It’s the only sense of hope we have left. The only way we’ve been told we can go forward: vaccinations. It’s in every news briefing, every overheard conversation, every school email. Who do we know that actually has it?


As of January 6th, 2021, the government announced that 1.3 million people in the UK had received their first dose of the vaccination: pivotal news. One of those 1.3 million people was Britt Iversen, mother of 2 daughters and a son with Downs Syndrome. Britt and her husband Nigel both got vaccinated ‘as a carer of a nearly 18-year-old son with multi-sensory learning difficulties’, and Britt explained that they ‘need to stay strong and healthy as parents to be there for him and his 2 sisters’. Depending on the severity of the Downs syndrome, most people tend to be on the ‘high risk’ list, thus able to get the vaccine. 


Perhaps the most memorable part of our conversation was Britt’s statement that ‘It was never a question for us whether or not to be vaccinated, it was a question of how soon can we’. A data source (which includes statistics from the University of Oxford and other commendable academic sources) recently announced that ‘7% of people globally disagree that vaccines are safe’, showing the frightening side of misinformation in the media. Many people admit to feeling anxious prior to receiving the vaccine, especially due to the fear of the unknown- Britt admits to feeling ‘a bit nervous at the speed of the vaccination development but reassured by the UK excellence in health standards’. She carefully adjusted her viewpoint once understanding that the typically slow-moving ‘sequential approval processes and funding stages’ ran in parallel, thus making the original process speed up. The health security standards weren’t compromised - so Britt and her family felt secure and safe.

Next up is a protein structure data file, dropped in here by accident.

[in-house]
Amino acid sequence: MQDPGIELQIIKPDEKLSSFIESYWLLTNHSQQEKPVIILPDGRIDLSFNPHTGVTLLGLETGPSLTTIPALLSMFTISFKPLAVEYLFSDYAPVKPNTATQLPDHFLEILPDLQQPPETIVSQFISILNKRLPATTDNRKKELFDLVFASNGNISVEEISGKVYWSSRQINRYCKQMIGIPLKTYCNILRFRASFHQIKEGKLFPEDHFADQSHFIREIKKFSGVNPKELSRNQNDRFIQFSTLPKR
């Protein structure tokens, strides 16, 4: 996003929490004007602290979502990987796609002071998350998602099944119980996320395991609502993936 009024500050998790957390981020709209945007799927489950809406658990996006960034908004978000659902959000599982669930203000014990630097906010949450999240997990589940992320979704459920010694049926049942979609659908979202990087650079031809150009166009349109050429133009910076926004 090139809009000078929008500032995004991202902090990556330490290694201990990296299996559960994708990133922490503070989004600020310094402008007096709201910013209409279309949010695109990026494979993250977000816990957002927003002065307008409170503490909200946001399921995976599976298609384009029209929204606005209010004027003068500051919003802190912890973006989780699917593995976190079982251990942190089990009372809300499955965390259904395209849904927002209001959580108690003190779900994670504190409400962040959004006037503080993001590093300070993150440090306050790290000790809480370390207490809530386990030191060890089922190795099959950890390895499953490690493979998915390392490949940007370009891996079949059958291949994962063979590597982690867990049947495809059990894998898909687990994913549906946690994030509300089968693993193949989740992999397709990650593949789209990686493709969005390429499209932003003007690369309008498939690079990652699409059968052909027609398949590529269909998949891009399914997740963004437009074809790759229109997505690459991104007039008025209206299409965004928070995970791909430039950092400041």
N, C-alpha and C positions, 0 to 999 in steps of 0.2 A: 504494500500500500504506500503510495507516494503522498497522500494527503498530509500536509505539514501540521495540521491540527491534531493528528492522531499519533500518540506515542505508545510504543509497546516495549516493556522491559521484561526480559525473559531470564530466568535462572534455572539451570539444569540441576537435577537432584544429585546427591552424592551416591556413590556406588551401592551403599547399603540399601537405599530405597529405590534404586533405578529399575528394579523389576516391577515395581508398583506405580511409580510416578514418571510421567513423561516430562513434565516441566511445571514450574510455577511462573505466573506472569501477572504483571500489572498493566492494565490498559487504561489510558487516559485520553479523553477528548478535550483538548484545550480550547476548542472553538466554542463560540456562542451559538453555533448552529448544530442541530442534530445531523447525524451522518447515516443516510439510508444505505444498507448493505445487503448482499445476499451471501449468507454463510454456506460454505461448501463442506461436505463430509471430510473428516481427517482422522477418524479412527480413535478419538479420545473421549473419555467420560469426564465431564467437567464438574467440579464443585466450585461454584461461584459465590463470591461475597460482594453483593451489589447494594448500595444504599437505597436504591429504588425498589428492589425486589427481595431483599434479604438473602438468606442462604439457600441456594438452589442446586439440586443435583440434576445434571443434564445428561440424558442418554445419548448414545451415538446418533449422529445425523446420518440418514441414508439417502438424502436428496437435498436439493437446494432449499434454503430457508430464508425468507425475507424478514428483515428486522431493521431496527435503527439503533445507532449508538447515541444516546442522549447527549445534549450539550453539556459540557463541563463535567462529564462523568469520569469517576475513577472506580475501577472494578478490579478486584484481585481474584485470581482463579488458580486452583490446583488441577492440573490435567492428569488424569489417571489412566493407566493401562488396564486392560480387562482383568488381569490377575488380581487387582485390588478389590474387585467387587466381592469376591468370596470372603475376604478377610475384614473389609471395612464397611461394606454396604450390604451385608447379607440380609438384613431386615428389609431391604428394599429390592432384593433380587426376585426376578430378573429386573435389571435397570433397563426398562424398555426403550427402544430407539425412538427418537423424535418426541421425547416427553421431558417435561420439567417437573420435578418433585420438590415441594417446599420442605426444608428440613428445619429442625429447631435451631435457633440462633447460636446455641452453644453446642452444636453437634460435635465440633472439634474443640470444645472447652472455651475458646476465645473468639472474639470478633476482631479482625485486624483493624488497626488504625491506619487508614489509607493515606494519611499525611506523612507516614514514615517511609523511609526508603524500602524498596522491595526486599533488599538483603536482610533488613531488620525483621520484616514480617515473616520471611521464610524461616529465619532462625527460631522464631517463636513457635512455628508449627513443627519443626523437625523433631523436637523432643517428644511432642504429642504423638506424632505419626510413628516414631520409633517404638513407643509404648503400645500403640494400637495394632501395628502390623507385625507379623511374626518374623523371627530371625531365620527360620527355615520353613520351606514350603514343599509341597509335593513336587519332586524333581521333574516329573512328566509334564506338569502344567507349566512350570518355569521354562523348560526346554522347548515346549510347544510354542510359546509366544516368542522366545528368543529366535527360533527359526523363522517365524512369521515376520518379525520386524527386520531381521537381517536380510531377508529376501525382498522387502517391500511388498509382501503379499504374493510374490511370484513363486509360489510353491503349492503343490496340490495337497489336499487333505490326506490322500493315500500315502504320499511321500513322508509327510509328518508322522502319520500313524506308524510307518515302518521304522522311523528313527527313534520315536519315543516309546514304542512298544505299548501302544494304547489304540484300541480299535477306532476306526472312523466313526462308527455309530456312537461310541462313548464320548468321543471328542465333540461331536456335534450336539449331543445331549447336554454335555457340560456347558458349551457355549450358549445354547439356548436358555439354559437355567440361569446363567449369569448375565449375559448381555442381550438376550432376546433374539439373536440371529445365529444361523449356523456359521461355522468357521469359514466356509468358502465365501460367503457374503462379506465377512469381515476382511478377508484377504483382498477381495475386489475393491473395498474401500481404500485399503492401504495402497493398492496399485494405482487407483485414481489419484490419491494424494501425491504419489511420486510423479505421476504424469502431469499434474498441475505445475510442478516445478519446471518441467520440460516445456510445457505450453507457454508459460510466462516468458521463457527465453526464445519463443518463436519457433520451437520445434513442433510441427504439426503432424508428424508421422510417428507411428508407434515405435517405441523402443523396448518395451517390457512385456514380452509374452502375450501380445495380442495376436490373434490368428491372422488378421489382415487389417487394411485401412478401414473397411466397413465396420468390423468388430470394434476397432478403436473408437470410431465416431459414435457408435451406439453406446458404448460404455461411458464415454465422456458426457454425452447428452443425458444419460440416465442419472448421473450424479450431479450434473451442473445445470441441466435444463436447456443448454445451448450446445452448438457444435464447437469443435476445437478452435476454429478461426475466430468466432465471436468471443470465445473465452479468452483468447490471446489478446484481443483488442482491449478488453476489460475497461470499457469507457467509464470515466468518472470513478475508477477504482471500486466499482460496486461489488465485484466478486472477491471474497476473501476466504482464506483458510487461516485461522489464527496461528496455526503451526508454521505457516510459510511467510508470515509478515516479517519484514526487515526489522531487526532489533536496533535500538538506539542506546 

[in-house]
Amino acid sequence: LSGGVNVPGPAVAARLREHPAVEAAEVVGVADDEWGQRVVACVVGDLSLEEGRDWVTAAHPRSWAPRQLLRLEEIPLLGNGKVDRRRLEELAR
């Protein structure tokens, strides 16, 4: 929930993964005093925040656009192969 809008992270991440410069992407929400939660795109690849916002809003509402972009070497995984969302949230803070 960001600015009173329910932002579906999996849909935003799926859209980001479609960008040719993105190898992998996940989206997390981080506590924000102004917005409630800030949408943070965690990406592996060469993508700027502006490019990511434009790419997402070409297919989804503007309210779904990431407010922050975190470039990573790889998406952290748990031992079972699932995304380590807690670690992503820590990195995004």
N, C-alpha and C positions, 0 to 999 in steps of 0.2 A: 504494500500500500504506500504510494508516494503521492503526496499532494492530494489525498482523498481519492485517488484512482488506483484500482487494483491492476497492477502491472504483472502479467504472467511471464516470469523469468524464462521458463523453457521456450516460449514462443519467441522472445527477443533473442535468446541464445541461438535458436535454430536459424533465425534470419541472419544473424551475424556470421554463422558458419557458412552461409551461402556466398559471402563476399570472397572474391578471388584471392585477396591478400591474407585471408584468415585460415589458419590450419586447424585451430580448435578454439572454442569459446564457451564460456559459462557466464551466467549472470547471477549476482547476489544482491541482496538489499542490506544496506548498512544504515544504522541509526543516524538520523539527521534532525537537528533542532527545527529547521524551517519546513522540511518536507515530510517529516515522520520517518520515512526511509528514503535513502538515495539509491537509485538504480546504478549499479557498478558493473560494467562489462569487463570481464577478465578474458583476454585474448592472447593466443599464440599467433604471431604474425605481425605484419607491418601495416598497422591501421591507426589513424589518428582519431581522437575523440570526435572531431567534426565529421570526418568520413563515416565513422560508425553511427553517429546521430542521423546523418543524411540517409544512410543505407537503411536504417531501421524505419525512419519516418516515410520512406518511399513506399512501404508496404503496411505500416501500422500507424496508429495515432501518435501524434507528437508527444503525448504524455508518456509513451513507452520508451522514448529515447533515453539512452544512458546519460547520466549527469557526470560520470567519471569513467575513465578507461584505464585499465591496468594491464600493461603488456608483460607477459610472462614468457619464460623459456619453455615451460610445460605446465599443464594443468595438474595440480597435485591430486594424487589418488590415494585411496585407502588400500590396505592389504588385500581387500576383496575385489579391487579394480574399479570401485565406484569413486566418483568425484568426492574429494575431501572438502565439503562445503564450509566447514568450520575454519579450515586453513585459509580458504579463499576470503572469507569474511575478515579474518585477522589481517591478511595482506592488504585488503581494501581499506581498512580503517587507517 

In terms of the logistics, Britt describes the experience as ‘amazingly well managed by our family GP’, and even goes as far to say that she ‘nearly cried at being there, being prioritised, and being in a country with the NHS!). The injection was from the Pfizer vaccination, and Britt and Nigel were called into the local church call, with a ‘brilliant bunch of volunteers’, to have their first jab. There must be a second jab after 3 weeks, to ensure it reaches it’s maximum 95% efficiency after the full two doses. 


My final question was asking if there was anything that Britt and the Iversen family would have wanted to be different. She believes there was ‘nothing at the time’, but now she feels the need for the experience to be ‘faster now for everyone’. 


It is, of course, so hard to remain patient, especially with those around us receiving vaccinations, but we must help those at higher risk. When we hear experiences of those who felt that the vaccination took ‘2 seconds’ and was ‘so quick, so easy’ we start to gain hope again. The fact that the country is being run by scientists and volunteers to help those in difficult circumstances with health conditions is truly incredible.


As Britt said - the whole experience reminds us to be ‘so grateful’.